Montreal with Surface to Air Missive at the Middle East Downstairs

Montreal with Surface to Air Missive at the Middle East Downstairs

It struck me that the venue was packed when I arrived a half hour before the opening act was supposed to go on; at all of the shows I’ve seen at the Middle East, the venue only starts to fill up until right before the lead is supposed to go on. Of Montreal is obviously very popular in Boston.

First was Surface to Air Missive, a rock band from Tallahassee. Combining the southern rock of the Allman Brothers Band and something like of Montreal’s Polyvinyl label meets Deerhoof’s lo fi indie, Surface to Air Missive was a pleasant surprise, and definitely worth checking out.

Those who hoped that the band would play all of the hits from Hissing Fauna or other earlier albums, and ignore the newer stuff would have been disappointed by the set list. This is a tour for Lousy with Sylvianbriar, first and foremost. However,  they did do an admirable job of playing the songs everyone wanted to hear.

This was my first time seeing Of Montreal live, so I don’t have a point of comparison to comment on their performance, but all of the songs benefited from the energy of playing live and there were no duds. Big hits like For Our Elegant Caste, Wraith Pinned to the Mist (and Other Games), Gronlandic Edit, and She’s A Rejector all made appearances, as did Croquet Croquette which was a pleasant surprise off of their album False Priest.

Showing their experience as a band that has toured for years, Of Montreal worked hard to get the crowd involved. Announcing the band and doing some great standup was singer Kevin Barnes’ brother and Of Montreal art director David Barnes dressed as a Lucha Libre wrestler. There was also a group sing along during the encore leading into Gronlandic Edit.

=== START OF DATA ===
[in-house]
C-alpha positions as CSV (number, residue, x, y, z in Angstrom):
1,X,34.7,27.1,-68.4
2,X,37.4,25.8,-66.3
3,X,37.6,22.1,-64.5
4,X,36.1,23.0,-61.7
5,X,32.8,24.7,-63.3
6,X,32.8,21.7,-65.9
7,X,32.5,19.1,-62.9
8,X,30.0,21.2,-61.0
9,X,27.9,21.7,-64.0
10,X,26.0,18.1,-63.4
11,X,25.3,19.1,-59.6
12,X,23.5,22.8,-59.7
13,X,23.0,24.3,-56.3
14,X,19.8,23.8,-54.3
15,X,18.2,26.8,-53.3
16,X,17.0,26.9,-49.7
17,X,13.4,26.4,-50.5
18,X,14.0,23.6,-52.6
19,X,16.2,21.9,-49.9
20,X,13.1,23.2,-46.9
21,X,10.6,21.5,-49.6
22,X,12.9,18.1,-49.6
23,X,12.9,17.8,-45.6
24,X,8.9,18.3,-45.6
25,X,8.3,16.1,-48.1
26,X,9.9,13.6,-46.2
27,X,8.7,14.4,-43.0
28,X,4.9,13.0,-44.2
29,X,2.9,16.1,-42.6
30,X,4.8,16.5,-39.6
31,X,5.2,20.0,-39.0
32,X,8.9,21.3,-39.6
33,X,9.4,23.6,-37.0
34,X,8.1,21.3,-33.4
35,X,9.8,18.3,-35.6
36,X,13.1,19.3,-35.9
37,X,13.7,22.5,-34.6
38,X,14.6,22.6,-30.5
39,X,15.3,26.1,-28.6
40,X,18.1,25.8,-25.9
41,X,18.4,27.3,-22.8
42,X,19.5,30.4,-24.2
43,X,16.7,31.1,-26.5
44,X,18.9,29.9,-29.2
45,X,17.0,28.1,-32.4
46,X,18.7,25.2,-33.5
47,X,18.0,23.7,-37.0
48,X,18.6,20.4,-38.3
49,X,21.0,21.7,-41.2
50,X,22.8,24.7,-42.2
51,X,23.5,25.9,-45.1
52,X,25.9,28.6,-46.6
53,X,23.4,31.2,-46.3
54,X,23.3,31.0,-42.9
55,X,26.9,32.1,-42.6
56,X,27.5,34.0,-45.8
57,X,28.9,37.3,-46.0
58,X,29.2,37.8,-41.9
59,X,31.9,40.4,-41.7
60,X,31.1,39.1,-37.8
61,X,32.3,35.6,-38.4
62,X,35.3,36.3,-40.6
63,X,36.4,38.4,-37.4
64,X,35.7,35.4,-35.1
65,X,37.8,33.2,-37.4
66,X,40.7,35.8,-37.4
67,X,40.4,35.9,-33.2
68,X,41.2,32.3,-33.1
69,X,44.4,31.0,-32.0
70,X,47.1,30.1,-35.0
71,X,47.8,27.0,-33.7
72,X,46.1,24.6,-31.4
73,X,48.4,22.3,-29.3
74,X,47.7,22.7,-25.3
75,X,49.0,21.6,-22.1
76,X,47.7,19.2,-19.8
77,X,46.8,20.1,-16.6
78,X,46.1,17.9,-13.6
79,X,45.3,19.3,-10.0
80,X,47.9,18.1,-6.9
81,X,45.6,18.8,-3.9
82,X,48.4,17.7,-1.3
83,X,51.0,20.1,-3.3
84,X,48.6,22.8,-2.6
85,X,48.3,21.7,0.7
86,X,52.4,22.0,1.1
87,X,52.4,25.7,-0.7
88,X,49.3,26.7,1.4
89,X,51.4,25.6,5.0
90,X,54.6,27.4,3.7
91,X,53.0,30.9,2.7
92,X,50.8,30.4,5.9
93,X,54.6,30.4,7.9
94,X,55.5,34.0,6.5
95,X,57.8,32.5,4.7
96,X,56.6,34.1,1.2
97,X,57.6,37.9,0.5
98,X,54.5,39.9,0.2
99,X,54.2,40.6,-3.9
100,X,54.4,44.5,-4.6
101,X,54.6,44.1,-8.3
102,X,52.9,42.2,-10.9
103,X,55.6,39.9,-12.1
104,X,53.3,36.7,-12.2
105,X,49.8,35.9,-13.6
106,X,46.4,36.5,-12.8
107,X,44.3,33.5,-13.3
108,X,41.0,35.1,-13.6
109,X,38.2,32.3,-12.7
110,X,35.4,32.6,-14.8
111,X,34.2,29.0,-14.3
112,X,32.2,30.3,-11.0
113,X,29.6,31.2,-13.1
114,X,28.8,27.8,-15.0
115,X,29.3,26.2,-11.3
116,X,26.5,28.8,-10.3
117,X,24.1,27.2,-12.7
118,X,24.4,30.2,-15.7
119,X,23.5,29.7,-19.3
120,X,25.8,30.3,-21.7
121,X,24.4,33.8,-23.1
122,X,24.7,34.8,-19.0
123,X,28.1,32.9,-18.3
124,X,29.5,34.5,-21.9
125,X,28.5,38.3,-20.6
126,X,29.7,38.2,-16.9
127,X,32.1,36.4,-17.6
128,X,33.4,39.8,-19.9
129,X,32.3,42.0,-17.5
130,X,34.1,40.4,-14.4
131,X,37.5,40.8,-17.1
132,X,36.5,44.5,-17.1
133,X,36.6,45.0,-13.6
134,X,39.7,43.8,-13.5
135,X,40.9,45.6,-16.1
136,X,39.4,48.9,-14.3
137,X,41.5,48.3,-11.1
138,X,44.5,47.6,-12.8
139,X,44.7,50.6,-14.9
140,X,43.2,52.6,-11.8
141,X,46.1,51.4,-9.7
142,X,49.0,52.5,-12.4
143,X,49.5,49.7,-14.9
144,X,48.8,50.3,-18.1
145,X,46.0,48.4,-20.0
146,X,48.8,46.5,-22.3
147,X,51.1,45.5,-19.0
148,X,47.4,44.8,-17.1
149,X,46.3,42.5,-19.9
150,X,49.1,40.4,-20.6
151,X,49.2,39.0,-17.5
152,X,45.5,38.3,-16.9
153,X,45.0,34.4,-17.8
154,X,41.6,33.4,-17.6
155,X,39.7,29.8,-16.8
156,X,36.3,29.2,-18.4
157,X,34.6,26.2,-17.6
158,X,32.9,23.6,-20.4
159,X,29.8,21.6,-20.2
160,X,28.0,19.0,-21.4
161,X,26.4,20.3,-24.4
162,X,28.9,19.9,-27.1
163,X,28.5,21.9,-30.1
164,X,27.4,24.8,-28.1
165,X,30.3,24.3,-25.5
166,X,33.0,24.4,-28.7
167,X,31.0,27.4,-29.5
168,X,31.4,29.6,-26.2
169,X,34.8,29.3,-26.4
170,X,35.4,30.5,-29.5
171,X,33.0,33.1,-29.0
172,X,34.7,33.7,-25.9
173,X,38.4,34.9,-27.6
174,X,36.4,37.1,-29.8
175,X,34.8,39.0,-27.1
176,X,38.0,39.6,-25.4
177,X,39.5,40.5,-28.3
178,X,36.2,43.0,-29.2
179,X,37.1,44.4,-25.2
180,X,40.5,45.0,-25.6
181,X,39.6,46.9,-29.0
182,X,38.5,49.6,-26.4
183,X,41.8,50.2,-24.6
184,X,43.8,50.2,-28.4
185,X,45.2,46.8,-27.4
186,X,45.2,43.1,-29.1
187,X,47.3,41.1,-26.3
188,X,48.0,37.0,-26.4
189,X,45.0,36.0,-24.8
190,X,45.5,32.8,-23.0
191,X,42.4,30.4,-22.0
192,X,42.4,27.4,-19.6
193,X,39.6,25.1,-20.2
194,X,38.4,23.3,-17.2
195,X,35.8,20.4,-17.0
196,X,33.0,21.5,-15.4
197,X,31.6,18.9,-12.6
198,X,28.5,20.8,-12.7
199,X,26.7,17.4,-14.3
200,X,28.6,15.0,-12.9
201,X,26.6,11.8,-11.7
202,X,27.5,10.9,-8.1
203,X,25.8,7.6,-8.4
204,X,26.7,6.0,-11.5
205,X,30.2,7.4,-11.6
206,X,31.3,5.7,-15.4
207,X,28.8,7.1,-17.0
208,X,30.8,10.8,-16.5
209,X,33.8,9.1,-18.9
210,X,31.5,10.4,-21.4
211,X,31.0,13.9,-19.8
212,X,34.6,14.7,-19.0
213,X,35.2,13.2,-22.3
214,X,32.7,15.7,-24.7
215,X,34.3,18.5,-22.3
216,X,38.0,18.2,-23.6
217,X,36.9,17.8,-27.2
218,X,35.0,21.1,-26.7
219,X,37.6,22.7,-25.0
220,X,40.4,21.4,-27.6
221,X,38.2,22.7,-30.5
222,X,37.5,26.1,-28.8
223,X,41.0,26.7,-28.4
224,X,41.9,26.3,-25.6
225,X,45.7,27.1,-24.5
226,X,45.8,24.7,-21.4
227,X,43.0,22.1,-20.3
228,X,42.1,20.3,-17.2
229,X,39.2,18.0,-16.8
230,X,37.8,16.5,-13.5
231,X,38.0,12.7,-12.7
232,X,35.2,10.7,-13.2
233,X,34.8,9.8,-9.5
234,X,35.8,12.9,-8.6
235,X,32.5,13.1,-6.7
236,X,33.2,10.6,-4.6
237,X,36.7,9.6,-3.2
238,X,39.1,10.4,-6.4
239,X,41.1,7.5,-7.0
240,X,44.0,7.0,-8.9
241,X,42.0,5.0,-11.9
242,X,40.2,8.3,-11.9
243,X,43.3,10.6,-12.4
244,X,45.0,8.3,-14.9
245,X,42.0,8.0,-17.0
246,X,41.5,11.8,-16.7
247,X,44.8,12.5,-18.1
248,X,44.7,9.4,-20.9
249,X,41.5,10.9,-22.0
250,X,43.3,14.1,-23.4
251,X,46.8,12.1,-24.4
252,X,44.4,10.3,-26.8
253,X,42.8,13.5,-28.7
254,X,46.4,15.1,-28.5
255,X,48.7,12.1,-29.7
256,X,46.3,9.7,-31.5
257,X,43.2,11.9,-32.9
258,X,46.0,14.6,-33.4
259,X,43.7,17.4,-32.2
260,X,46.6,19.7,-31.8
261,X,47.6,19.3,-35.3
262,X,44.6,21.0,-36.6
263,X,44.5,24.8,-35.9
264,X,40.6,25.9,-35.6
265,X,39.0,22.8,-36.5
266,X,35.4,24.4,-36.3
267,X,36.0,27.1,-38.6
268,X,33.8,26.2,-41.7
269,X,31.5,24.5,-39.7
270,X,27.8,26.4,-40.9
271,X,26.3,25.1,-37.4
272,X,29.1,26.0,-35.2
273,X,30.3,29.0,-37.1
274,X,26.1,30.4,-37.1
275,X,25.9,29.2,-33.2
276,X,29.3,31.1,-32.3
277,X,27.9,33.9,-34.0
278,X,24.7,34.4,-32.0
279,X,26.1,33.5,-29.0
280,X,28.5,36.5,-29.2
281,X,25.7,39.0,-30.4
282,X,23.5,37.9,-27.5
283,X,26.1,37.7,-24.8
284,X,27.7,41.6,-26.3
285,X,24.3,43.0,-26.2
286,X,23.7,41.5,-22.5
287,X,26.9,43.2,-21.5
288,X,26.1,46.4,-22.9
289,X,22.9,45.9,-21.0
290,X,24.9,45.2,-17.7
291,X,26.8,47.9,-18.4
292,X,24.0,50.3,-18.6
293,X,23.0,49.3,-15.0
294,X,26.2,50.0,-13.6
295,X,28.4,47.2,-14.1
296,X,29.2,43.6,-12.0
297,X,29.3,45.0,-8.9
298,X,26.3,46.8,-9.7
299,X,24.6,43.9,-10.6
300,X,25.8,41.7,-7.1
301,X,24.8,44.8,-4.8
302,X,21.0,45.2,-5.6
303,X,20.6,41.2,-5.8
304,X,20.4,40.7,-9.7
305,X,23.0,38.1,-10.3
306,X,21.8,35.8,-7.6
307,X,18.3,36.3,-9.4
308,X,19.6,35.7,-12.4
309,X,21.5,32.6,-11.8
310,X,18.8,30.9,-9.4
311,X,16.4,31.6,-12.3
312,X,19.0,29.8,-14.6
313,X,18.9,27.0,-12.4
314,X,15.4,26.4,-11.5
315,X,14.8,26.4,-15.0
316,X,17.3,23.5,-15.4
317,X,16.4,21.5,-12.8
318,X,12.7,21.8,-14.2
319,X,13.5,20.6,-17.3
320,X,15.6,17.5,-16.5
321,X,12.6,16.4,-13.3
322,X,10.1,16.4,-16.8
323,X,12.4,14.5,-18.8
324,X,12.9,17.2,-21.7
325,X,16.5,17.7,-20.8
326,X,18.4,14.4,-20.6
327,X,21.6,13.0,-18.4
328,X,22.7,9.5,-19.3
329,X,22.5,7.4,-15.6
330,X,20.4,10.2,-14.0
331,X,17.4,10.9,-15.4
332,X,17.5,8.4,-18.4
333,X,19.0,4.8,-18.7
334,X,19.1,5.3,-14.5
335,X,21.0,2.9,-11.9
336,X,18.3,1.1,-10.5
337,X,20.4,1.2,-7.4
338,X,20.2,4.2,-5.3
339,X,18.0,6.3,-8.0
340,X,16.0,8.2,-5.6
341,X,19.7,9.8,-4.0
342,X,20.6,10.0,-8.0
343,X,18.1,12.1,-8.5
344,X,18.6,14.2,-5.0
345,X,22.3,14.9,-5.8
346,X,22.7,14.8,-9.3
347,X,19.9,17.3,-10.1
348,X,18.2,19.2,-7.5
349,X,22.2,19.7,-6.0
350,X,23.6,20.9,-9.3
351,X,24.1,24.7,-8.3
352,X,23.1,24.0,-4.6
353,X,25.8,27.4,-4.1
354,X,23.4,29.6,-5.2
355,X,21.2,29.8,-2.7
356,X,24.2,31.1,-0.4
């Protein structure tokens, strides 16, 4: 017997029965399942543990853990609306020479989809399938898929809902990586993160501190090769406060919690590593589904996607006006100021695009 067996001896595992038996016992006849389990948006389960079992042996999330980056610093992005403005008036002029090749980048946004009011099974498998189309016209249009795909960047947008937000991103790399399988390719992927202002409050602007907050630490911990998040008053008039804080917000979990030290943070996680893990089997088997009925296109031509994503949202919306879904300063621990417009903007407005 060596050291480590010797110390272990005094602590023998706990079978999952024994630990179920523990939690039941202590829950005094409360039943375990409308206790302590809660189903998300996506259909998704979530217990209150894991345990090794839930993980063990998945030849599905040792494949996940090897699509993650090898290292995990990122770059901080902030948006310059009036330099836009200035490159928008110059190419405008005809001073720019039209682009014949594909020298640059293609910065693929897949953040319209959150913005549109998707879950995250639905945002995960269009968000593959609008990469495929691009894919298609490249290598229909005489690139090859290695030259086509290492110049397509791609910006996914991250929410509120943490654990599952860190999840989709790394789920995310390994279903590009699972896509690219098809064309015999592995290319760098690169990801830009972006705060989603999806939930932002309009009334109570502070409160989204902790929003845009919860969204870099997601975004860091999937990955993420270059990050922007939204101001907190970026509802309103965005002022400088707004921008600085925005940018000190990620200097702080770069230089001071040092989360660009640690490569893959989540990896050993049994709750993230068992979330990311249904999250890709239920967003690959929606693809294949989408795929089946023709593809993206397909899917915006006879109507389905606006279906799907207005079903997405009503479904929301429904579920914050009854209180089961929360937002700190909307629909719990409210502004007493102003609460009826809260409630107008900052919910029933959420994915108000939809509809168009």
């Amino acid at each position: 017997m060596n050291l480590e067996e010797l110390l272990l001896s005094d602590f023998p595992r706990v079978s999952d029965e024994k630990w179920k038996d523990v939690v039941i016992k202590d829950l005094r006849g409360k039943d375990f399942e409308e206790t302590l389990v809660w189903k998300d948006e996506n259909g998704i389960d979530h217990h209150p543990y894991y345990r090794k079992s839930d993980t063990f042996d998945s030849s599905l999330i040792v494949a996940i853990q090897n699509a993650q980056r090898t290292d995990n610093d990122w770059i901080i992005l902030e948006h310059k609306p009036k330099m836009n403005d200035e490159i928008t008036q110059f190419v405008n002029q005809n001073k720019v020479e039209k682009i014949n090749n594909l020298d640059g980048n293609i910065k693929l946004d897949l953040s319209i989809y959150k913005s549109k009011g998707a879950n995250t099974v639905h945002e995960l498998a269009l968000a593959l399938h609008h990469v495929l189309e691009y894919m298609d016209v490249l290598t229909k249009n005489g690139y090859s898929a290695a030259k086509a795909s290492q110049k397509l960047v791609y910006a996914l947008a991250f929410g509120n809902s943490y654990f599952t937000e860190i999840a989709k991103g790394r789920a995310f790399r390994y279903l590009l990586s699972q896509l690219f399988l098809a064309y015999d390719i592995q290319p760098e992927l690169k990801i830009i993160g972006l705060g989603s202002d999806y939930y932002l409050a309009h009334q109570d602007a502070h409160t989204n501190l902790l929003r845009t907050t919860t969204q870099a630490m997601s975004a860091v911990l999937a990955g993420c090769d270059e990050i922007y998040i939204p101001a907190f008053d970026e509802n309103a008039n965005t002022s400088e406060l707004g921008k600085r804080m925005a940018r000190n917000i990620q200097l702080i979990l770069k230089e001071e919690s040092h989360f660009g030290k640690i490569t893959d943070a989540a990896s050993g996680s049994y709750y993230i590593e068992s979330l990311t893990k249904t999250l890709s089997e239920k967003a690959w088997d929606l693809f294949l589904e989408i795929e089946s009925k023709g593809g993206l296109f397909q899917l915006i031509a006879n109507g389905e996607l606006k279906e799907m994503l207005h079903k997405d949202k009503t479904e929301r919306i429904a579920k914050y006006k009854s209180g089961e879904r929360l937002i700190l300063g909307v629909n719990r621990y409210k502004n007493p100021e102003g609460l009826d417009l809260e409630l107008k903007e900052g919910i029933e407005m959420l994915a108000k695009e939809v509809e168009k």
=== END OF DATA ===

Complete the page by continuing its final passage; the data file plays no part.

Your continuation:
Their new album Lousy with Sylvianbriar in particular translated to a live show very well. The moments of slide guitar combined with their very effective rhythm section had an energy that did not translate well to the recorded versions, and so seeing them play the songs live helped me understand what the album was all about. It feels like even more of a return to their earlier sound than it does on the record, with its less electronic, more rock based arrangements and song structures.

Unfortunately, the crowd at this show was by far the worst that I’ve ever seen at any show. Spilled beers, too many people on more drugs than they could handle, obnoxious hecklers yelling at the band, and very aggressive pushers almost ruined the experience for me.

Thankfully, thanks to the bands great performance, song selection, and energy, it was a great concert. Next time Of Montreal makes it to town, I highly recommend you check them out.


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